Conservatives within the denomination had narrowly, but successfully resisted similar efforts over the past 15 years, but the diminished and beleaguered traditionalists lost the 87th and 88th presbyteries in last month’s effort to change the constitution. “Progressives” had reached the needed majority and the constitution has been amended to allow for ordination of non-celibate gays and lesbians.
For centuries, the Presbyterian Church stood on the proud heritage and legacy of men like John Knox who fearlessly and valiantly stood for the truth of scripture. Today, the modern Presbyterian Church (USA) (also “PCUSA”) bears little resemblance to its noble ancestry. While some in the movement had worked hard for and held out hope for some kind of spiritual awakening, a renewed commitment to orthodoxy, it seems that hope is now gone. Let this be clear: The issue here is not homosexuality. The core of the matter is the authority of scripture.
It was indeed a long and arduous death. The real beginning of the death spiral began with what has been called the “Auburn Affirmation” in 1924. A controversy had arisen between the forces of “fundamentalism” and “modernism.” Once again, the issue was the authority of scripture. Among other things, the infamous affirmation denied the Bible’s inerrancy. The document was quickly signed by 1,274 of the denomination’s leaders and contributed to a decline in membership along with a decline in the number of churches and influence that—with a few exceptional years and a few exceptional churches—has continued to the present. The PCUSA has showed a constant, measurable decline for at least 40 continuous years. At the current rate, the PCUSA will be extinct in another 40 years. One could make the argument that they have been “dead” for years. The recent decision by the majority of the presbyteries simply made the death official.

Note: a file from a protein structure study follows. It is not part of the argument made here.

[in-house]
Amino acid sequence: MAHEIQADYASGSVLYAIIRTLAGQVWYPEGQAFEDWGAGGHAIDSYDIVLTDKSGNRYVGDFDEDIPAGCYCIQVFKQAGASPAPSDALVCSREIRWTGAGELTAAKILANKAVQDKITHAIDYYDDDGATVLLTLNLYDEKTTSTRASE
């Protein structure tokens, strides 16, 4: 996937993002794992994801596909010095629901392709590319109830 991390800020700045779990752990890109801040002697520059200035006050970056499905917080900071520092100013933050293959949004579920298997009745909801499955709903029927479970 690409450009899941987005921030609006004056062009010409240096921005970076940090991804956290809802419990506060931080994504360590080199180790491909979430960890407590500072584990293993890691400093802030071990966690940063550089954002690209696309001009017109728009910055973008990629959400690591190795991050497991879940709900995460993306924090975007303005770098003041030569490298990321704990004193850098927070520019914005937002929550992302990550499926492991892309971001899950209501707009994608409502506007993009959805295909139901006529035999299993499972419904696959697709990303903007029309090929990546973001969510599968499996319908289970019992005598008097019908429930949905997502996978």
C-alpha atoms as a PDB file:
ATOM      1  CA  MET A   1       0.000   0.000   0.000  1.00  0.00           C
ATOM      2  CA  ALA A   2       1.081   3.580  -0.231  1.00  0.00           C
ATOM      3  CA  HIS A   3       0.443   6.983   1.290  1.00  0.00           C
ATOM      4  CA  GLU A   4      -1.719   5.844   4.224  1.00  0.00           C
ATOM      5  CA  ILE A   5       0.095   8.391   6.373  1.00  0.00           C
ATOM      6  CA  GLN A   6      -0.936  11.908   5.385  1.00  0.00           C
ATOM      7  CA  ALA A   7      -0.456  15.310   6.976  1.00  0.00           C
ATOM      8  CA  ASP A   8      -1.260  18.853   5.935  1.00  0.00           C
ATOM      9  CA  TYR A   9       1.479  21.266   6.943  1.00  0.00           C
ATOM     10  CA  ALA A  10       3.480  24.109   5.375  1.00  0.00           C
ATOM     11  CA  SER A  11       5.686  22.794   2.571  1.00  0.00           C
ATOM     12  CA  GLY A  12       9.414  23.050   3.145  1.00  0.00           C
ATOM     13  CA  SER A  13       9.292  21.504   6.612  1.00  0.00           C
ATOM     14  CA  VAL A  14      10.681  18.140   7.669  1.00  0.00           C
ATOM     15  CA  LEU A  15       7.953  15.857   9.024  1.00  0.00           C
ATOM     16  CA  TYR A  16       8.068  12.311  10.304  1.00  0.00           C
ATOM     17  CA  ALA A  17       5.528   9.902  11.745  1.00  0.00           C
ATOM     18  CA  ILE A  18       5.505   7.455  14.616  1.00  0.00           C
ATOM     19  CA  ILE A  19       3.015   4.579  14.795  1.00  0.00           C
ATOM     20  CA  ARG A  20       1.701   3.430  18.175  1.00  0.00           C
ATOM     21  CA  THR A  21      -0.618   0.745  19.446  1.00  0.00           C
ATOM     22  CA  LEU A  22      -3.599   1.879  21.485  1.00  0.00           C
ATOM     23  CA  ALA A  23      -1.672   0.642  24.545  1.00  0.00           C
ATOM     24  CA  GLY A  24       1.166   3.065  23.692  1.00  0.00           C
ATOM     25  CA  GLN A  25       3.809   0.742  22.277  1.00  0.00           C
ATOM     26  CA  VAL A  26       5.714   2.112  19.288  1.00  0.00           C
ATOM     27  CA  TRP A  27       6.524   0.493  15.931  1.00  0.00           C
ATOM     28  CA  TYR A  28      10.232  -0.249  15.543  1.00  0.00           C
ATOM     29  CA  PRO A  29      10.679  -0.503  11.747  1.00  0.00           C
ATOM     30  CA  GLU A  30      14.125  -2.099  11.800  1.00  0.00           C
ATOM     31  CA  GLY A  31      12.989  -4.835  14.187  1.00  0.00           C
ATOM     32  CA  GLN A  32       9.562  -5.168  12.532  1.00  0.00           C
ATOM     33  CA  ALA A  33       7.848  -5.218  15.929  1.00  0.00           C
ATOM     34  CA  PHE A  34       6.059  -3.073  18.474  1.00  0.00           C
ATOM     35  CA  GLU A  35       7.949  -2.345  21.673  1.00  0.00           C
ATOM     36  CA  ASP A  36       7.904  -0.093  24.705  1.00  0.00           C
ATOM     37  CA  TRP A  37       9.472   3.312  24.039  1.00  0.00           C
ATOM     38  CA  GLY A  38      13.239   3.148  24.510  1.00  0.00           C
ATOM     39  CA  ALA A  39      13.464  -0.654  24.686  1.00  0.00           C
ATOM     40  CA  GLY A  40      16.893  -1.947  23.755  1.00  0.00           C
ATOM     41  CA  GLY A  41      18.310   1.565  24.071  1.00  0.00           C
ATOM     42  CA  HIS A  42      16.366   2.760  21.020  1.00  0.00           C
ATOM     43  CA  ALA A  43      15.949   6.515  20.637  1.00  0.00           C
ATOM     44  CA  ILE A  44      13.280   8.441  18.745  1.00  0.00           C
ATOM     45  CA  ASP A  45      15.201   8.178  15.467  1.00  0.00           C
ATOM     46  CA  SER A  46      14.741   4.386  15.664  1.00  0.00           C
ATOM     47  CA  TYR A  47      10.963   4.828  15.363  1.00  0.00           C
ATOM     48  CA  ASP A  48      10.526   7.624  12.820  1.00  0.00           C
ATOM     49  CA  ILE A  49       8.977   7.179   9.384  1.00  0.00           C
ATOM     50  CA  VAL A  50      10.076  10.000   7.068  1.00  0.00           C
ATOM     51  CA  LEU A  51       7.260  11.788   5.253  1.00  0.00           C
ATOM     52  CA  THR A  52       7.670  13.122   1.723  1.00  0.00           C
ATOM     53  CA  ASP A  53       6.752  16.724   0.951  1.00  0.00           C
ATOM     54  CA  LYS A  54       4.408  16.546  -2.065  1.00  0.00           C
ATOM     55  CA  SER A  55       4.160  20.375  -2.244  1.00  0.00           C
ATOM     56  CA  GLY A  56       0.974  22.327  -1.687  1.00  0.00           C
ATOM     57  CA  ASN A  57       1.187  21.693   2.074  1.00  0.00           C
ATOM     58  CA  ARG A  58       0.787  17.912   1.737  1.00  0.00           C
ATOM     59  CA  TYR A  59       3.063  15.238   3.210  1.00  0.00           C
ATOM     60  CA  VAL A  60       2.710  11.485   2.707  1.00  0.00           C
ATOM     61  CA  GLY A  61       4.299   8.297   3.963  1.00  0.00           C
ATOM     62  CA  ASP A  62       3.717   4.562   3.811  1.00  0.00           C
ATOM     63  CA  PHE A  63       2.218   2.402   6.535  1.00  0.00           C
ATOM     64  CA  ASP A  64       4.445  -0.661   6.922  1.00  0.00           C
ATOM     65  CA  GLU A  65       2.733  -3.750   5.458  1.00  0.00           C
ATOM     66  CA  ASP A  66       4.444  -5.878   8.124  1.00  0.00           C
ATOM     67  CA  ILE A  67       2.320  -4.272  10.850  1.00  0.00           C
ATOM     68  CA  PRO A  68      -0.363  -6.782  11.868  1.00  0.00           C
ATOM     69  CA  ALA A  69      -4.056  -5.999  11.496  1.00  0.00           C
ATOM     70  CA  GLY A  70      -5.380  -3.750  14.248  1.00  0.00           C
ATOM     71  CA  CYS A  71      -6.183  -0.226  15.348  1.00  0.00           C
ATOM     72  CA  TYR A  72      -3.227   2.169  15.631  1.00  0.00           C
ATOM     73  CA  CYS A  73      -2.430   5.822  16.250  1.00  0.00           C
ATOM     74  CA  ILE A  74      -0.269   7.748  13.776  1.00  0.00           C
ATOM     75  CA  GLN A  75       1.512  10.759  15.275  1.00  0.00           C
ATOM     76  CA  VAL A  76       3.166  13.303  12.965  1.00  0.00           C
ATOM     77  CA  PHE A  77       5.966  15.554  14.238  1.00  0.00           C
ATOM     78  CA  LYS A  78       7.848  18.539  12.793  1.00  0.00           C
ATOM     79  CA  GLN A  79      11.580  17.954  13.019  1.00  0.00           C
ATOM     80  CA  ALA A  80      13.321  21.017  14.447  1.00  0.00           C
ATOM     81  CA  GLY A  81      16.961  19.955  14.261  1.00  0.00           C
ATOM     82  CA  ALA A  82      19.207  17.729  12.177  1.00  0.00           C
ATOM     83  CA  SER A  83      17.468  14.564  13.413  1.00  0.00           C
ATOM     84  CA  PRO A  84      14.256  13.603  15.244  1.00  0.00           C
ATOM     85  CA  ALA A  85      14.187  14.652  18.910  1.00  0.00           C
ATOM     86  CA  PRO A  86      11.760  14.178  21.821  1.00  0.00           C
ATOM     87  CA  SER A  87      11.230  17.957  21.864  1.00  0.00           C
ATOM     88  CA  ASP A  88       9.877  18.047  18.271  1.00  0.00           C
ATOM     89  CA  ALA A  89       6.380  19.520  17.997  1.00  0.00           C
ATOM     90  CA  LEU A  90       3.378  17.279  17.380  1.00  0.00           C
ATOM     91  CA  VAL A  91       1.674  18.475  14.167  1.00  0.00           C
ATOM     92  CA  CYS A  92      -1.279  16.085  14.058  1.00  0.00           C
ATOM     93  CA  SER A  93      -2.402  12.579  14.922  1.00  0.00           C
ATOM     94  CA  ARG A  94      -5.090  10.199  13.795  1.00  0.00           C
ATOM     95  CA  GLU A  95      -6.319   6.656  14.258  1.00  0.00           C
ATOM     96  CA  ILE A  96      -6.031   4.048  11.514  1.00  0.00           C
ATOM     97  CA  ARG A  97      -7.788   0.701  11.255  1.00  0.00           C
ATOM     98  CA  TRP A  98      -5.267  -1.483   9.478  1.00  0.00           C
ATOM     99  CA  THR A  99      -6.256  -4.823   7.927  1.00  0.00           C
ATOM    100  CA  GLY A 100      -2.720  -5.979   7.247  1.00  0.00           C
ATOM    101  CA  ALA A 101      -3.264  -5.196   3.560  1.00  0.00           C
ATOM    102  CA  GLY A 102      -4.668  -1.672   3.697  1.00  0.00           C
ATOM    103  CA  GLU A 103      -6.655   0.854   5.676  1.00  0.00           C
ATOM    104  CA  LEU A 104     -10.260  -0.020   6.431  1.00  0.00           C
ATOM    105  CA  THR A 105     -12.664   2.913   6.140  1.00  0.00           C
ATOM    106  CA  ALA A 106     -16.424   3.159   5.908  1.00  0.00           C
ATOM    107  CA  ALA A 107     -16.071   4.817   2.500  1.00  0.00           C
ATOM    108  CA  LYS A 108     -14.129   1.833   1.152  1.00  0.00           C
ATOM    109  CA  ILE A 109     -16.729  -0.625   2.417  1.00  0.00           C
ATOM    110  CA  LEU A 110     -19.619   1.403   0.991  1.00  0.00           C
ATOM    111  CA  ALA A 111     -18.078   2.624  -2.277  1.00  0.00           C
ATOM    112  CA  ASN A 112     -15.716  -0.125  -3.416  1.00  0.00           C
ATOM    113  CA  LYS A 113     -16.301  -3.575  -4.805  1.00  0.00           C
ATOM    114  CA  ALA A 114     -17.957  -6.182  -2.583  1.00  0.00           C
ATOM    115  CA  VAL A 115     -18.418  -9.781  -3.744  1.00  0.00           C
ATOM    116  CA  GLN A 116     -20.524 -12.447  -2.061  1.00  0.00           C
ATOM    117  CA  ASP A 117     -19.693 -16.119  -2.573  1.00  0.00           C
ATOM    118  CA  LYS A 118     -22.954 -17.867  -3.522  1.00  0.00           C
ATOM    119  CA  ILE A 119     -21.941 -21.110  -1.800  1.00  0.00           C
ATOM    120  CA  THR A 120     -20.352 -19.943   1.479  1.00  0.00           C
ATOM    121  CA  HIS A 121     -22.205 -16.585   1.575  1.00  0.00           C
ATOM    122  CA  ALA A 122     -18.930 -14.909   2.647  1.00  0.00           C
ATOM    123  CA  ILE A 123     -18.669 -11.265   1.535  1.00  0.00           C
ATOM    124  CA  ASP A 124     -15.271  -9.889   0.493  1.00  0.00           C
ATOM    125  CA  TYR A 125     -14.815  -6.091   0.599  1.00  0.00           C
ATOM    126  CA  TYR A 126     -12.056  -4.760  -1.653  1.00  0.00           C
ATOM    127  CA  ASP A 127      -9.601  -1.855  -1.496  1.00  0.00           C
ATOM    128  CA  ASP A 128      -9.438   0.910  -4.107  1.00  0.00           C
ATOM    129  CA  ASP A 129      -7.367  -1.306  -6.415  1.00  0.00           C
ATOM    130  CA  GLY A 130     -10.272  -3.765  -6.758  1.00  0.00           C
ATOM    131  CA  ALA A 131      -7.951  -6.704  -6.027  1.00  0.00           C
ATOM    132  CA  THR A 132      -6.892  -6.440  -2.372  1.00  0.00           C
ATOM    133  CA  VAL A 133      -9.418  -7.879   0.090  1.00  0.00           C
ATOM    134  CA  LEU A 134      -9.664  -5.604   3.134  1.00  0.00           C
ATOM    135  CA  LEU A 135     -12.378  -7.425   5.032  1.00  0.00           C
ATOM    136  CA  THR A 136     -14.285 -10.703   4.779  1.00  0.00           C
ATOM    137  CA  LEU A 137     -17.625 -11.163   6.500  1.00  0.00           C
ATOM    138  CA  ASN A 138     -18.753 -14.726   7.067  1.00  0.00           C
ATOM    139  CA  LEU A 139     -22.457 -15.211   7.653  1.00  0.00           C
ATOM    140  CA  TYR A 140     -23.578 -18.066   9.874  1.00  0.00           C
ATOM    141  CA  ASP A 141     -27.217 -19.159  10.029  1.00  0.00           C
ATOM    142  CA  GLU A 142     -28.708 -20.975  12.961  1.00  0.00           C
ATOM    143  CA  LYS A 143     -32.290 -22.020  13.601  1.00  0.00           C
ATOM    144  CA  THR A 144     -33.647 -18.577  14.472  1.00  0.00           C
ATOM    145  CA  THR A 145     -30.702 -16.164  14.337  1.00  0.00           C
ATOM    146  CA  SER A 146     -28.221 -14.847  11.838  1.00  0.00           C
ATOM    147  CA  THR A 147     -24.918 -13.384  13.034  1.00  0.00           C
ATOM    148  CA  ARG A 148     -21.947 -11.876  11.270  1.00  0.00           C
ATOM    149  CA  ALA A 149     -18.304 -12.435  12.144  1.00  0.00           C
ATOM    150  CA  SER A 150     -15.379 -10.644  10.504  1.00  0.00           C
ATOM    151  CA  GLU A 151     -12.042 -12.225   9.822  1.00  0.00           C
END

Jon Stewart Attempts to "Slay" Food Stamp Fraud Allegations; Misses Real Point | Christine Rousselle
Rand Paul on NSA: “I Believe What You Do on Your Cell Phone is None of Their Damn Business” | Daniel Doherty